Most fires in space that have been deliberately set—and thankfully there have been precious few accidental fires in space—have, for the most part, been rather small. Fires use up oxygen, after all, and oxygen is precious in space. Three exceptions to this are NASA’s Saffire experiments, conducted in 2016 and 2017 aboard Cygnus supply spacecraft after they had finished delivering their cargoes to the Space Station. After the Cygnus craft had undocked from the Space Station, the experiment involved igniting a cloth of some square feet in area and photographing how the flames spread. NASA’s Saffire experiment page has links to web pages with pictures and videos of the experiment.
While the reason should be obvious for waiting to perform the experiment until the Cygnus spacecraft had separated from the Space Station and was on its way back down to Earth, destined to burn up in the Earth’s atmosphere, it may still be worthwhile to ask the students for suggested reasons.
One reason for wanting to experiment with larger fires in space is that fires of different sizes behave differently. The flame from a candle (without a significant wind) is smooth and laminar; a campfire is chaotic and turbulent; a burning building is literally an inferno. The airflow in a fire is governed by several different dimensionless constants which describe the relative importance of different phenomena:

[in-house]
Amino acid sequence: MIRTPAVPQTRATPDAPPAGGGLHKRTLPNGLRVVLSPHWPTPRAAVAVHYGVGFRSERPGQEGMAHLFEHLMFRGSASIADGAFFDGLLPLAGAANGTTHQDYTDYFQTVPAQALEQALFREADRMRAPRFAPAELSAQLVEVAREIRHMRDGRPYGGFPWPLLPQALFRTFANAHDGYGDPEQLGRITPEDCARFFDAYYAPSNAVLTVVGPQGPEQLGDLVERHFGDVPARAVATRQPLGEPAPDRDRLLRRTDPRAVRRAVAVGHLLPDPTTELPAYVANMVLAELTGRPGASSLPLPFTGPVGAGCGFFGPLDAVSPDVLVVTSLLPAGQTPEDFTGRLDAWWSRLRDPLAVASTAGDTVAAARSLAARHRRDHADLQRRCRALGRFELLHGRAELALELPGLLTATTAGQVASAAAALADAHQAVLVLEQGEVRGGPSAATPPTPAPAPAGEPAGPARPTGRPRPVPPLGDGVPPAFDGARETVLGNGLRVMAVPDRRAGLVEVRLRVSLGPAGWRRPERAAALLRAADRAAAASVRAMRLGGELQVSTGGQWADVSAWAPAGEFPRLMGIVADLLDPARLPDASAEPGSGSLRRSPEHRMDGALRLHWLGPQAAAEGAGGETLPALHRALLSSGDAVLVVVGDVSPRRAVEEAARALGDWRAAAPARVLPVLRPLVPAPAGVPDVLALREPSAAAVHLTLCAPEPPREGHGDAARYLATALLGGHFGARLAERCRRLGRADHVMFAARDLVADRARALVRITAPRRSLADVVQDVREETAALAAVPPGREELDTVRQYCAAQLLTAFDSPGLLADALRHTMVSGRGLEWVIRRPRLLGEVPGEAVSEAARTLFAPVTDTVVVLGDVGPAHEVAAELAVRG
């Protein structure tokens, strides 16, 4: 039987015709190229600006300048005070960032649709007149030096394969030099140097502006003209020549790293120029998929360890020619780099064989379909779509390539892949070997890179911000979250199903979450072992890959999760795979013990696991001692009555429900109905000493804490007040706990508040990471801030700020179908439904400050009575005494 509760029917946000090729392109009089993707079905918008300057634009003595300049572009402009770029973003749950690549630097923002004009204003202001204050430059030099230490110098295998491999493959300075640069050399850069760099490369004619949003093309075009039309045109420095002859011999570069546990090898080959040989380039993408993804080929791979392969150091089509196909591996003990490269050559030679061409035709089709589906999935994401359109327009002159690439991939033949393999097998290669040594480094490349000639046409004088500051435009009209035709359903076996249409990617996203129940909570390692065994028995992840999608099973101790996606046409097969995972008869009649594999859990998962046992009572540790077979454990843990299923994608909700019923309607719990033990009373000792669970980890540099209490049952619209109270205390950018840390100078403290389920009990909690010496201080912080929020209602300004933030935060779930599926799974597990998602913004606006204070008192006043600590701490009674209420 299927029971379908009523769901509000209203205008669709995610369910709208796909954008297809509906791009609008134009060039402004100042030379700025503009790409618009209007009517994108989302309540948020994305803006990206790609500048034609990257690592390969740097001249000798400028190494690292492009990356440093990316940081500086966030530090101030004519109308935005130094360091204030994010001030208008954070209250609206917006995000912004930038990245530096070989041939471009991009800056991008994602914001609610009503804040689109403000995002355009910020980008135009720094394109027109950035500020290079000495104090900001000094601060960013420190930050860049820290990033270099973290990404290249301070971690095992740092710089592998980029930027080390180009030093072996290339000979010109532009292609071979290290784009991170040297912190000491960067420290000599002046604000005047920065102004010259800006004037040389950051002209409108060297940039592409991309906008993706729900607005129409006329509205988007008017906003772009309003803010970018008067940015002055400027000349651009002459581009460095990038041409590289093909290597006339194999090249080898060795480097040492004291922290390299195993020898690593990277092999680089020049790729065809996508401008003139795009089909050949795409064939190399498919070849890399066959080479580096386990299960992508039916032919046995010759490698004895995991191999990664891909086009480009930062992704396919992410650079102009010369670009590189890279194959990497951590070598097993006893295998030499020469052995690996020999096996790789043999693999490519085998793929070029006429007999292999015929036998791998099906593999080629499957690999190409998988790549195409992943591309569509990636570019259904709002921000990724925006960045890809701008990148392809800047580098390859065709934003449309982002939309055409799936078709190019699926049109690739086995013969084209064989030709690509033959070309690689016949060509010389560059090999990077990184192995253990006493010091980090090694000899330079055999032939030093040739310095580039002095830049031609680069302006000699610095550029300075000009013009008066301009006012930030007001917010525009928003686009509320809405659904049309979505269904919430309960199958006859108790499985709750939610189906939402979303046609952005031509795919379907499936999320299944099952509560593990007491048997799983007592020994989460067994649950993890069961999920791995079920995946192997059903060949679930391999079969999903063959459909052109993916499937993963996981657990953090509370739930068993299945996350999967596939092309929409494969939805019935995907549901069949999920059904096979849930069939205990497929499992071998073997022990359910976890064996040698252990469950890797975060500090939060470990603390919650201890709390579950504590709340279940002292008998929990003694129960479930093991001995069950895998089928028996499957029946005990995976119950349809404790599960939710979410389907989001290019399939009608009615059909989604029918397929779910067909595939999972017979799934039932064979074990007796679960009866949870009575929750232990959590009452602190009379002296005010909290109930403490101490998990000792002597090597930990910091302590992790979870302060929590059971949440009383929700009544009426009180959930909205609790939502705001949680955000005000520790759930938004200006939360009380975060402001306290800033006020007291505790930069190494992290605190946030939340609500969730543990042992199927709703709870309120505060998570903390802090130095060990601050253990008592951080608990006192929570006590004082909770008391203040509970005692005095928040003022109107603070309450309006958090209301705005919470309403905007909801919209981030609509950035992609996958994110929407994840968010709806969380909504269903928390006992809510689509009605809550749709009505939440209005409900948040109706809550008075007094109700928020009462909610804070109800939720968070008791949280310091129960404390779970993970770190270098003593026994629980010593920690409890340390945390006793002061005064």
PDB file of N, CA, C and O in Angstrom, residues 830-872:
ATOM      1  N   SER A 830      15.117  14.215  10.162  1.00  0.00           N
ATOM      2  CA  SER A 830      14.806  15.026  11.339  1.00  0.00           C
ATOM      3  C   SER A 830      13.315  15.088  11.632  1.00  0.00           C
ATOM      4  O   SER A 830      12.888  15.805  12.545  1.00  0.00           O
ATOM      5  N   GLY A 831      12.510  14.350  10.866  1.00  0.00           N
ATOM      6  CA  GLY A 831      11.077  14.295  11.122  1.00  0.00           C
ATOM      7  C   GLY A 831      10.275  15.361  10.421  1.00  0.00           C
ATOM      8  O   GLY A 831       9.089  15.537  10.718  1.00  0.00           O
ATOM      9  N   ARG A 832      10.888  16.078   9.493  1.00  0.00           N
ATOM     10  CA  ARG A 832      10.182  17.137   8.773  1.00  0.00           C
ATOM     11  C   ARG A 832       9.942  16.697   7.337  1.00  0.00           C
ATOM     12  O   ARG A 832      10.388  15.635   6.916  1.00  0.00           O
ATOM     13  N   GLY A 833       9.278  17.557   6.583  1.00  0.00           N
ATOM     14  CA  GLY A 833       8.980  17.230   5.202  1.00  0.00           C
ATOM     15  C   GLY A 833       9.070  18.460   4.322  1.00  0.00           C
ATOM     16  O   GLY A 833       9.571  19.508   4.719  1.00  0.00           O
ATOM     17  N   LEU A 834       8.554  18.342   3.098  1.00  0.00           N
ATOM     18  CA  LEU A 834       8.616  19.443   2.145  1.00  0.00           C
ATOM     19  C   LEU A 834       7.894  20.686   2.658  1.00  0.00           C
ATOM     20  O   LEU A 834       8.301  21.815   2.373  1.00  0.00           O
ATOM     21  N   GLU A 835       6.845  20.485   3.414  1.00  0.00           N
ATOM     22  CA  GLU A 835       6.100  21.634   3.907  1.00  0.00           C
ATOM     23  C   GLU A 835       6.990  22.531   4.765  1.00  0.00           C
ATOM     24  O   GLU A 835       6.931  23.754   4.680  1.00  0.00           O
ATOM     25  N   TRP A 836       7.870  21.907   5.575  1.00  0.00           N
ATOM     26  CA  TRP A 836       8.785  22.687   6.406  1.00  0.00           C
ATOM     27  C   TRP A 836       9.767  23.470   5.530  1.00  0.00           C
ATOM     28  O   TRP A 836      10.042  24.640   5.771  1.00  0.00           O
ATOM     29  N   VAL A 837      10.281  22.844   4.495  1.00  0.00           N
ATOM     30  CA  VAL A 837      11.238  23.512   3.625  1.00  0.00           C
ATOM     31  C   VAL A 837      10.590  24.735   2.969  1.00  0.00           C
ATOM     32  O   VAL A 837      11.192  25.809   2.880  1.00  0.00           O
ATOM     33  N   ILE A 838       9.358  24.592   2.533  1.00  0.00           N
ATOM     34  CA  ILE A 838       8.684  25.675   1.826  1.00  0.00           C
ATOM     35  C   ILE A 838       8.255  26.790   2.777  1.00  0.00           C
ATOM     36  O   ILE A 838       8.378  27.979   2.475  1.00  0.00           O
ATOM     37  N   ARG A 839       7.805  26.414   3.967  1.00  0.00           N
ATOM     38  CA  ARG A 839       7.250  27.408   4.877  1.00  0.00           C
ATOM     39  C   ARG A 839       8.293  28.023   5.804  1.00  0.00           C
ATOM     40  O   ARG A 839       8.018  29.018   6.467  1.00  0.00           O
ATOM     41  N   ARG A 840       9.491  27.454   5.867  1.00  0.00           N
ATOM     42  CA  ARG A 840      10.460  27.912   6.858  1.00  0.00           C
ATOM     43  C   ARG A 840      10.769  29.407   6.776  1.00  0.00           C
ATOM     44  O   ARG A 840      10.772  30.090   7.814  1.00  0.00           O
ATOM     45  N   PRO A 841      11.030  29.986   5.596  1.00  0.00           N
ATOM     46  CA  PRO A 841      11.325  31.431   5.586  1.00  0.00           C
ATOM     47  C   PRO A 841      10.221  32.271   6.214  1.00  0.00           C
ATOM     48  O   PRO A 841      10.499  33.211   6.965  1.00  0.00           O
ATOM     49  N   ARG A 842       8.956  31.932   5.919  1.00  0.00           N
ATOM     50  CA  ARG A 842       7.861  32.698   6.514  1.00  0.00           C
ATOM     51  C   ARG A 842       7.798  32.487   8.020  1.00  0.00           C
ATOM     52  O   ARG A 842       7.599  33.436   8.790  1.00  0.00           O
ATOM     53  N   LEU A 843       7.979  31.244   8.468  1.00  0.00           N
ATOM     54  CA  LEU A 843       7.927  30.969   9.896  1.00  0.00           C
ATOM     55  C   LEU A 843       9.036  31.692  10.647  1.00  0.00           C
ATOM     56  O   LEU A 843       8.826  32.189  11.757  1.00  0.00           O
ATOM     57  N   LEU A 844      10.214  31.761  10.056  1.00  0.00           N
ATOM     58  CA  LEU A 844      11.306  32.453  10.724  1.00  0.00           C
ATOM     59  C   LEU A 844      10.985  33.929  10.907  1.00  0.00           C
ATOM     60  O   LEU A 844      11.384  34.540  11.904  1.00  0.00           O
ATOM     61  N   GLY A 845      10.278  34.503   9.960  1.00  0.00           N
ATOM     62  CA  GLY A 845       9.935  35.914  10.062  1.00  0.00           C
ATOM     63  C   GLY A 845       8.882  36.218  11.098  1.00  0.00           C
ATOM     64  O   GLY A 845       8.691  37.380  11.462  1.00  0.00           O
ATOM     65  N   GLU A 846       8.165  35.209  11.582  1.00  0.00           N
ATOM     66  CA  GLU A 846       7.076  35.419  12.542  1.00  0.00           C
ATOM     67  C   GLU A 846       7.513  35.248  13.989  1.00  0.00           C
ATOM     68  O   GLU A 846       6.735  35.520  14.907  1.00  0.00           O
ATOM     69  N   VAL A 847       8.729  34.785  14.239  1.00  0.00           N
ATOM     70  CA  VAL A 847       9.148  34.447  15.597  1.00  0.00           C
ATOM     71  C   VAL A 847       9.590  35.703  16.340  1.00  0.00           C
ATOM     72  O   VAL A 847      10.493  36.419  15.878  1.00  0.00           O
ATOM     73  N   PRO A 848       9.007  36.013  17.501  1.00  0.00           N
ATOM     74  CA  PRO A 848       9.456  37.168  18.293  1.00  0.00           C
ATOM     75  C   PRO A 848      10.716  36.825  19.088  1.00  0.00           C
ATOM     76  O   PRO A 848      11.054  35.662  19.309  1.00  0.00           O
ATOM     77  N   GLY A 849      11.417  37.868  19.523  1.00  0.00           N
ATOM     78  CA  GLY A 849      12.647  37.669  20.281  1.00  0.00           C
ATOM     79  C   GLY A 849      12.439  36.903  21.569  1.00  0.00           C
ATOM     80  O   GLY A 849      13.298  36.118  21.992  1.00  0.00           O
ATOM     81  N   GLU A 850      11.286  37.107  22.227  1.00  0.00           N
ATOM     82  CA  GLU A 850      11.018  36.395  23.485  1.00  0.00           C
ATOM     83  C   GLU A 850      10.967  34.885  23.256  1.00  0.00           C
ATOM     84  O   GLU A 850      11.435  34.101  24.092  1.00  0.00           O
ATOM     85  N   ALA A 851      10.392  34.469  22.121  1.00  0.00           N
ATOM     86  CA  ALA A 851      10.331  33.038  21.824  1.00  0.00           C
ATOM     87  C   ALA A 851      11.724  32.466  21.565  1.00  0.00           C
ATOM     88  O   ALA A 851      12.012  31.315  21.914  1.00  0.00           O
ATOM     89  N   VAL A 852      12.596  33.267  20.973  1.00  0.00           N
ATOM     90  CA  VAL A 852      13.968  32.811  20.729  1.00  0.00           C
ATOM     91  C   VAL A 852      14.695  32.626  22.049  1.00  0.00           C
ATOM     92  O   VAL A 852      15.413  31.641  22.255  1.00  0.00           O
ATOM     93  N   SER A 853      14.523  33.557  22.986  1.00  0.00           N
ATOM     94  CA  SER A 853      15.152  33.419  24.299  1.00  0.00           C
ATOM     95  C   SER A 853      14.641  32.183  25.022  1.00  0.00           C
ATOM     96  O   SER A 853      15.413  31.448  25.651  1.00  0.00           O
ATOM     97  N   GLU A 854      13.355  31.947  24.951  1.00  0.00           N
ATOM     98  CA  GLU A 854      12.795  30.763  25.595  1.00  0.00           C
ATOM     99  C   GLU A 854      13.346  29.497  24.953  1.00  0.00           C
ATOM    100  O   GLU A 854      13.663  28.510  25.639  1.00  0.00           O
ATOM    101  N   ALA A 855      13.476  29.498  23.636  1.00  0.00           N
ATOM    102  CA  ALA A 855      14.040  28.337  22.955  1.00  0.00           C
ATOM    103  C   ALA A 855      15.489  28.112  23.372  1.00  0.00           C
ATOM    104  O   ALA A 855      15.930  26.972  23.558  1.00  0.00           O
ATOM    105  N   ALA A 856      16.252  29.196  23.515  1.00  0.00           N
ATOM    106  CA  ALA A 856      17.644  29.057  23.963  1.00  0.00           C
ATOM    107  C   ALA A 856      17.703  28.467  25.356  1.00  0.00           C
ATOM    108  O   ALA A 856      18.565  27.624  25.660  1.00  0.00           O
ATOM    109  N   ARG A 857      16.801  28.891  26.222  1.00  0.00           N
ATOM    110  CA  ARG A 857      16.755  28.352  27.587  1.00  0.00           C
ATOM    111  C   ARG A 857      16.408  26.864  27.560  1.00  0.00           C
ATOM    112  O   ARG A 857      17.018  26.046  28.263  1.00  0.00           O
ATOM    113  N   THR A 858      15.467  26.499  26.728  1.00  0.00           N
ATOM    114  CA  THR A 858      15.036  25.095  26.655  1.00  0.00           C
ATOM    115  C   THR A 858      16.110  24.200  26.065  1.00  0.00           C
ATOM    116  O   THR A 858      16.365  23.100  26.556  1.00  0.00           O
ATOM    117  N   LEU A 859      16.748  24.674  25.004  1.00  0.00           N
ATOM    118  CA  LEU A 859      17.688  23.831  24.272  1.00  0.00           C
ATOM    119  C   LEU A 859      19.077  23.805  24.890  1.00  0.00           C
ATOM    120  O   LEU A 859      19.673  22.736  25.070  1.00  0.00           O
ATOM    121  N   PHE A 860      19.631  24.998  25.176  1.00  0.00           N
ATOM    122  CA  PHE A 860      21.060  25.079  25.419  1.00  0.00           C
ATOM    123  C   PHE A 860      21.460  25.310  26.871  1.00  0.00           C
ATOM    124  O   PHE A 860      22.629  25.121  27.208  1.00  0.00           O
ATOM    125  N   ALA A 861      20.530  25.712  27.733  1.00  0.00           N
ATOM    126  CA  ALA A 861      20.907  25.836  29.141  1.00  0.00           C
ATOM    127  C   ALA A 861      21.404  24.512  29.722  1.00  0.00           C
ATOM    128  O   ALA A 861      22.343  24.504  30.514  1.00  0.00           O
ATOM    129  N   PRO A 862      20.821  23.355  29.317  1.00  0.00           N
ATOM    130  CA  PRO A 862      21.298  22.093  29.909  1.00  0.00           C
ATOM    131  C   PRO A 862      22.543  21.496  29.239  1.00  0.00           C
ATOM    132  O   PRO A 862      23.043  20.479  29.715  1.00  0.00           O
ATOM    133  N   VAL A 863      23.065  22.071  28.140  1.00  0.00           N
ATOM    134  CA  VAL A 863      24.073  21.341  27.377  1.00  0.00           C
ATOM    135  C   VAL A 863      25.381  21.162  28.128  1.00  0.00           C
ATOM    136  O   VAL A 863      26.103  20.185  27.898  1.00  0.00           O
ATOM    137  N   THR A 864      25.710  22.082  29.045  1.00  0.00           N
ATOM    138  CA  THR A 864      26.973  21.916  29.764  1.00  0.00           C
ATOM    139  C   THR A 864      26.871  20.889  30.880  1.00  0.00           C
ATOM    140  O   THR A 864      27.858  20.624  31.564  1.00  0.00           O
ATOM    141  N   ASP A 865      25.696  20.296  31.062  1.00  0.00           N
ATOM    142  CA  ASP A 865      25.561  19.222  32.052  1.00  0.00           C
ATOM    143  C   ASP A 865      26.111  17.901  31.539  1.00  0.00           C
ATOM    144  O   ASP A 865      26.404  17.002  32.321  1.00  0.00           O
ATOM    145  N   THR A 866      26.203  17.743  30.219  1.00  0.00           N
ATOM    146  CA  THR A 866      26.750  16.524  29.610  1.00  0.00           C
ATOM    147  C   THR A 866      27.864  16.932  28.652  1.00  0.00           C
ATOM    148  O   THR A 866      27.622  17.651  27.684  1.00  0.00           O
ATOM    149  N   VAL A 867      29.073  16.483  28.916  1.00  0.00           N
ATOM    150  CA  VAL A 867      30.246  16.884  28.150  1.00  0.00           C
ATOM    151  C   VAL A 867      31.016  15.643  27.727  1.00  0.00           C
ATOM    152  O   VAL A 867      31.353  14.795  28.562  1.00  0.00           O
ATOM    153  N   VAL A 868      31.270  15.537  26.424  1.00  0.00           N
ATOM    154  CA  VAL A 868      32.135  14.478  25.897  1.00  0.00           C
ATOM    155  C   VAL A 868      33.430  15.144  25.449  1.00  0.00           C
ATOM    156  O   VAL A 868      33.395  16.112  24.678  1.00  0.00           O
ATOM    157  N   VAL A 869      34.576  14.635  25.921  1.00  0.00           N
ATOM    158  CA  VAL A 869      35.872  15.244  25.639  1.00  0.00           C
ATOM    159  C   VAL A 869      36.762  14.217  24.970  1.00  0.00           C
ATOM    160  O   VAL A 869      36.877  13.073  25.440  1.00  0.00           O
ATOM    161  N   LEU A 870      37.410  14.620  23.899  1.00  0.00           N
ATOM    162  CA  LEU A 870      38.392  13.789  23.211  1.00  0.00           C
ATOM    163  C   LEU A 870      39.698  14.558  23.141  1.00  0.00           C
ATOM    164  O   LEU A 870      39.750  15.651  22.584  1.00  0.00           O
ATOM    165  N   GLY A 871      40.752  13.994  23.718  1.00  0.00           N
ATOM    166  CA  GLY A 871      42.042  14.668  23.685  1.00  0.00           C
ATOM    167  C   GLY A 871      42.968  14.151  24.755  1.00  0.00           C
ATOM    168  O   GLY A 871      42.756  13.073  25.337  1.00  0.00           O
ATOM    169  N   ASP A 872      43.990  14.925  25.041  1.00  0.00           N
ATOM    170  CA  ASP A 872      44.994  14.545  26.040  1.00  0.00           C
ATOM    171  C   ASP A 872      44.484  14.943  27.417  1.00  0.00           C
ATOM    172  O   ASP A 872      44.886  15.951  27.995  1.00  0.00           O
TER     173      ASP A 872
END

- Prandtl Number – – the ratio of the importance of viscosity (momentum diffusion) to thermal diffusion
In these equations, “ρ” is the density of the air, “U” is a typical flow speed, “L” is a typical length scale of the flow,"μ” is the viscosity of the air, “g” is the gravitational (or similar) acceleration, “β” is the coefficient of thermal expansion of the air, “ΔΤ” is the difference in temperature between the regular air and the flame, “cP” is the specific heat of the air at constant pressure (the heat the air absorbs to raise its temperature by a single degree, keeping the pressure constant), and “k” is the thermal diffusion coefficient of the air.
These numbers are not all independent of each other and there are other numbers as well. Scientists studying fires in space want to extend the ranges over which they study fires so that they do not miss important phenomena that might happen at one scale but not another.
Sixty Years Ago in the Space Race: